Language-oriented modularity (LOM) is a methodology that complements language-oriented programming (LOP) in providing on-demand language abstraction solutions during software development. It involves the implementation and immediate utilization of domain-specific languages (DSLs) that are also aspect-oriented (DSALs). However, while DSL development is affordable thanks to modern language work-benches, DSAL development lacks similar tool support. Consequently, LOM is often impractical and underuti-lized. A challenge for LOM is making the complexity of implementing DSALs comparable to that of DSLs and the effectiveness of programming with DSALs comparable to that of general-purpose aspect languages (GPALs). Today, despite being essentially both domain-specific and aspect-oriented, DSALs seem to be second-class. AspectJ development tools do not work on DSAL code. Language workbenches neither deal with the back-end weaving nor handle the composition of DSALs. DSAL composition frameworks do not provide front-end development tools. DSAL code transformation approaches do not preserve the semantics of DSAL programs in the presence of other aspect languages. To address this challenge we extend AspectJ with a small set of annotations and interfaces that allows DSAL designers to define a semantic-preserving transformation to AspectJ. We present a transformation approach that enables the use of a standard language workbench to implement DSALs and the use of standard aspect development tools to program with these DSALs. With our approach, DSALs regain their first-class status with respect to both DSLs and aspect languages. This, on the one hand, lowers the cost of developing DSALs to the level of DSLs and, on the other hand, raises the effectiveness of using a DSAL to the level of a GPAL. Consequently, LOM becomes cost-effective compared to the LOP baseline. As validation, we modified the ajc compiler to support our approach and used it as back-end for two different language workbenches. With Spoofax we implemented Cool to demonstrate that the non-trivial composition of AspectJ and Cool can be accommodated using our approach. With Xtext we applied LOM to crosscutting concerns in two open source projects (oVirt and muCommander), implementing in the process application-specific DSALs, thus providing a sense of the decrease in the cost of developing composable DSALs and the increase in the effectiveness of programming with them. Crosscutting concerns remain a problem in modern real-world projects (e.g., as observed in oVirt). DSALs are often the right tool for addressing these concerns. Our work makes LOM practical, thus facilitating the use of DSAL solutions in the software development process.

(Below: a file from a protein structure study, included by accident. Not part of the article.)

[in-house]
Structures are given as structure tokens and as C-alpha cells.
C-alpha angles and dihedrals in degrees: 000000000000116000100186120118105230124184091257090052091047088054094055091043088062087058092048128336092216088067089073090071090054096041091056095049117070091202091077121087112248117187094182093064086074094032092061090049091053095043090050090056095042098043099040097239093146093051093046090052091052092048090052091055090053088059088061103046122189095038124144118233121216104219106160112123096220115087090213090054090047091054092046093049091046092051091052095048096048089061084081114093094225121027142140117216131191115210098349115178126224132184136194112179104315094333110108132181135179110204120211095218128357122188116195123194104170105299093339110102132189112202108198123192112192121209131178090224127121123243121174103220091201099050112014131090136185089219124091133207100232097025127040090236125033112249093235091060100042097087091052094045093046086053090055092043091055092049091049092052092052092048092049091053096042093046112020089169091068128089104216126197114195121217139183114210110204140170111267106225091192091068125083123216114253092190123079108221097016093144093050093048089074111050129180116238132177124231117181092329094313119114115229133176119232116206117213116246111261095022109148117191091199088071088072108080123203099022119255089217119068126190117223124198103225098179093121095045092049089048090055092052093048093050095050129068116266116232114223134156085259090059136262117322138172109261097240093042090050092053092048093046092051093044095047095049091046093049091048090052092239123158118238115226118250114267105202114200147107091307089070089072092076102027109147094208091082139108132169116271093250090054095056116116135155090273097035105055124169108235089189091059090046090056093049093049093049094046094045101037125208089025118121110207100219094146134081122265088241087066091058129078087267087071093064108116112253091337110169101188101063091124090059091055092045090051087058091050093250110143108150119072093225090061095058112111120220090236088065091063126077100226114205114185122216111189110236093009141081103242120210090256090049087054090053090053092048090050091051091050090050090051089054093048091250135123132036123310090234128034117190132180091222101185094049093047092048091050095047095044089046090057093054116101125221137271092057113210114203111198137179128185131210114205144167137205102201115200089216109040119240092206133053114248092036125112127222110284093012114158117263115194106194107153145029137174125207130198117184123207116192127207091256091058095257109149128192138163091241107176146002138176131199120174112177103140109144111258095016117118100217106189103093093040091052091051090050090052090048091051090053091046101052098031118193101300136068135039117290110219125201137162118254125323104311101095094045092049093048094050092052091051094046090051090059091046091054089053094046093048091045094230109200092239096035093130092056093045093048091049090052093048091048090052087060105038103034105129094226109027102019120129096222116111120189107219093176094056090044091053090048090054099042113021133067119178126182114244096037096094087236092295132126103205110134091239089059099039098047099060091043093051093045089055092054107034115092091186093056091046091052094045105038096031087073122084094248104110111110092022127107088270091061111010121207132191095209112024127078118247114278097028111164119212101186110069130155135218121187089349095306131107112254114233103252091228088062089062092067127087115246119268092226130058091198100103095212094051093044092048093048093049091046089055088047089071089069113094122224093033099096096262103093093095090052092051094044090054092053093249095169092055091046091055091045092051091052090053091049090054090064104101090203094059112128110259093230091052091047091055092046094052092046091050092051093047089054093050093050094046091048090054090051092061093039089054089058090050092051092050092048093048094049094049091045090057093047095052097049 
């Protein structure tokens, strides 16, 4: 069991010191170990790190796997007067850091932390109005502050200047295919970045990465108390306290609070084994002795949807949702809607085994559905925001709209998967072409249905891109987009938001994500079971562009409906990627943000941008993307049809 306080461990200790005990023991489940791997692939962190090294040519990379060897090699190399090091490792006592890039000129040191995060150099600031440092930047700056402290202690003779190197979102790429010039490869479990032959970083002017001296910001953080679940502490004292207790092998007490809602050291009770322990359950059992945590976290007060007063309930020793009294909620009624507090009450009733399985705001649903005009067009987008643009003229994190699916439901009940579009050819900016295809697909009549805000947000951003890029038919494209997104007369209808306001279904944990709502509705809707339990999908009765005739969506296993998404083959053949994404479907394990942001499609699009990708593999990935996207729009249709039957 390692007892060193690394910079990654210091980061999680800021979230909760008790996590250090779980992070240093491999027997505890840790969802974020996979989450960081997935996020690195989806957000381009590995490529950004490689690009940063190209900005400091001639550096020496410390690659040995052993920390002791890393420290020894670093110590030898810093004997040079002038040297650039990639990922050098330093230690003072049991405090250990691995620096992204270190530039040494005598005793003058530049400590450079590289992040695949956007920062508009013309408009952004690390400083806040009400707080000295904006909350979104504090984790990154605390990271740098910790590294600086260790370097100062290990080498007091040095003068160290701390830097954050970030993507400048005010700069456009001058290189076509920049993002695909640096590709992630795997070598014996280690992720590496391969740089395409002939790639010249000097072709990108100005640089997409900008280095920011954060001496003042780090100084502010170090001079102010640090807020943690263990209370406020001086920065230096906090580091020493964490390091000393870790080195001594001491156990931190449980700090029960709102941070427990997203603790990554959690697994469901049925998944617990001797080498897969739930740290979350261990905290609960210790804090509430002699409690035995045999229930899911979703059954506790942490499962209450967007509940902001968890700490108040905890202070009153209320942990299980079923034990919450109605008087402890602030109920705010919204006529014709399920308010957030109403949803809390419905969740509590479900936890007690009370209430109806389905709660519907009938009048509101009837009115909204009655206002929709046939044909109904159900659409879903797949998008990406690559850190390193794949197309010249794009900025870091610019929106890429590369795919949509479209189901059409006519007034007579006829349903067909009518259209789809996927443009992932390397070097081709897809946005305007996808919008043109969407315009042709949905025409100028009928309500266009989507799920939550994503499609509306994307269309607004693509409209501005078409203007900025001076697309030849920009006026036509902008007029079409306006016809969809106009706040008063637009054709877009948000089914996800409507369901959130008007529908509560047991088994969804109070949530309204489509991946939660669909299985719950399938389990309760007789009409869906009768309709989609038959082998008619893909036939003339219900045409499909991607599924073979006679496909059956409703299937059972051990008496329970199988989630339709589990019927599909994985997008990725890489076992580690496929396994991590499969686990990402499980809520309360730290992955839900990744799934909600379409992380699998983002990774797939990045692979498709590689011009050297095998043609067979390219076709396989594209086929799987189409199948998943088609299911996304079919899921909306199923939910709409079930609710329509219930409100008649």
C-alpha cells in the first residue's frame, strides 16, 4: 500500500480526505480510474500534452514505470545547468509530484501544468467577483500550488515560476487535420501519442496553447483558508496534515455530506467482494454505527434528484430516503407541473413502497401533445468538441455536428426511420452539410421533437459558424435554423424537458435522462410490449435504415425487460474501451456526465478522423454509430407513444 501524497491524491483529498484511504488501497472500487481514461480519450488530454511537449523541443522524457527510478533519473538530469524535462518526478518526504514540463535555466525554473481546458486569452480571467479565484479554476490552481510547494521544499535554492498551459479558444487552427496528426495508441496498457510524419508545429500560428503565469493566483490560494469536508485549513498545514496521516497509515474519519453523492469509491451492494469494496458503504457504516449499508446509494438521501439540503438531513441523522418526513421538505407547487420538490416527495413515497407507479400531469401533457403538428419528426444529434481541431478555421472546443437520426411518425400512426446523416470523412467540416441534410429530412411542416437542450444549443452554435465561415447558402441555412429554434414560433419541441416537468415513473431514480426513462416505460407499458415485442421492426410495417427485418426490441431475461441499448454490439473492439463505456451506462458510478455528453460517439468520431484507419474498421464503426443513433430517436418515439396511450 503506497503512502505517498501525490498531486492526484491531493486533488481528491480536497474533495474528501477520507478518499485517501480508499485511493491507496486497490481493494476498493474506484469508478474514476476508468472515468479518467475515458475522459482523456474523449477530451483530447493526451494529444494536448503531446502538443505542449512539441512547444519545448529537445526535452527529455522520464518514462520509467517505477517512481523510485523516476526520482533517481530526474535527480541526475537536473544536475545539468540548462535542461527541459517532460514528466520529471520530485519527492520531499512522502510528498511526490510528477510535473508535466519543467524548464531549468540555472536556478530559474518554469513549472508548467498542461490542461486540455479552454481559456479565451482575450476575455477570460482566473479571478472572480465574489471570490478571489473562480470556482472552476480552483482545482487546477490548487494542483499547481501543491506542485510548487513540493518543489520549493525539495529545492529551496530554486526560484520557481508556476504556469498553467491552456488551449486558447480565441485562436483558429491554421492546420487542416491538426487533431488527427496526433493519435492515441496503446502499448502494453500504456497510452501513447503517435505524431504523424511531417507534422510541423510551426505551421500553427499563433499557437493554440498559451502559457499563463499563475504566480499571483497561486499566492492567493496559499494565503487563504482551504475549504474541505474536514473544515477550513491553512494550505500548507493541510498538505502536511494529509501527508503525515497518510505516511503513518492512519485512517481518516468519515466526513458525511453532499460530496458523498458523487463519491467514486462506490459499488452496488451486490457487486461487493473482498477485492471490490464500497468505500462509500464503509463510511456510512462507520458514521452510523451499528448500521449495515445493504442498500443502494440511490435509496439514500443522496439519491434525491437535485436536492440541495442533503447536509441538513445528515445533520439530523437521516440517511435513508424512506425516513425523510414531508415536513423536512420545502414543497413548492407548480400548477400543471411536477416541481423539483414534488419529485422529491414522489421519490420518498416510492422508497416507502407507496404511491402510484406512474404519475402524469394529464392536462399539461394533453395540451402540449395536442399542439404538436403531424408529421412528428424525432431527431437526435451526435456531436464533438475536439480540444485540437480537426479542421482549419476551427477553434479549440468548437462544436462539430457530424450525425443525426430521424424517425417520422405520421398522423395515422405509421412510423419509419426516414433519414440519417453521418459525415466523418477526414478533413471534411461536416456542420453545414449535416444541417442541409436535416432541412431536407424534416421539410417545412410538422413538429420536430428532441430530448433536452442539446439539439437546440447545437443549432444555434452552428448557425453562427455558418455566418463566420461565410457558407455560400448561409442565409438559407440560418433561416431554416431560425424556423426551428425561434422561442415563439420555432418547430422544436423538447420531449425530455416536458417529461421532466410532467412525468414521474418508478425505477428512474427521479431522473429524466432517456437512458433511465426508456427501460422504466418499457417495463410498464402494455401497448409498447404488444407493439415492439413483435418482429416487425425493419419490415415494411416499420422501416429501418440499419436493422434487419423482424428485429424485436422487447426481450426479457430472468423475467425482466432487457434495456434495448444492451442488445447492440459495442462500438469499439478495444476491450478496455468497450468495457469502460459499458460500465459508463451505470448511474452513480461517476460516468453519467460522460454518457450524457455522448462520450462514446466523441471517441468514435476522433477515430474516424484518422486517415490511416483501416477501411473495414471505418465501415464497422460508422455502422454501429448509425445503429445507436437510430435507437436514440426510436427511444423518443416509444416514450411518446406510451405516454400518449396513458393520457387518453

|Journal||Art, Science, and Engineering of Programming|
|State||Published - 2017|
Bibliographical noteFunding Information:
Acknowledgment This research was supported in part by the Israel Science Foundation (ISF) under grant No. 1440/14.
© Arik Hadas and David H. Lorenz.
- Aspect-oriented programming (AOP)
- Domain-specific languages (DSLs)
- Language-oriented programming (LOP)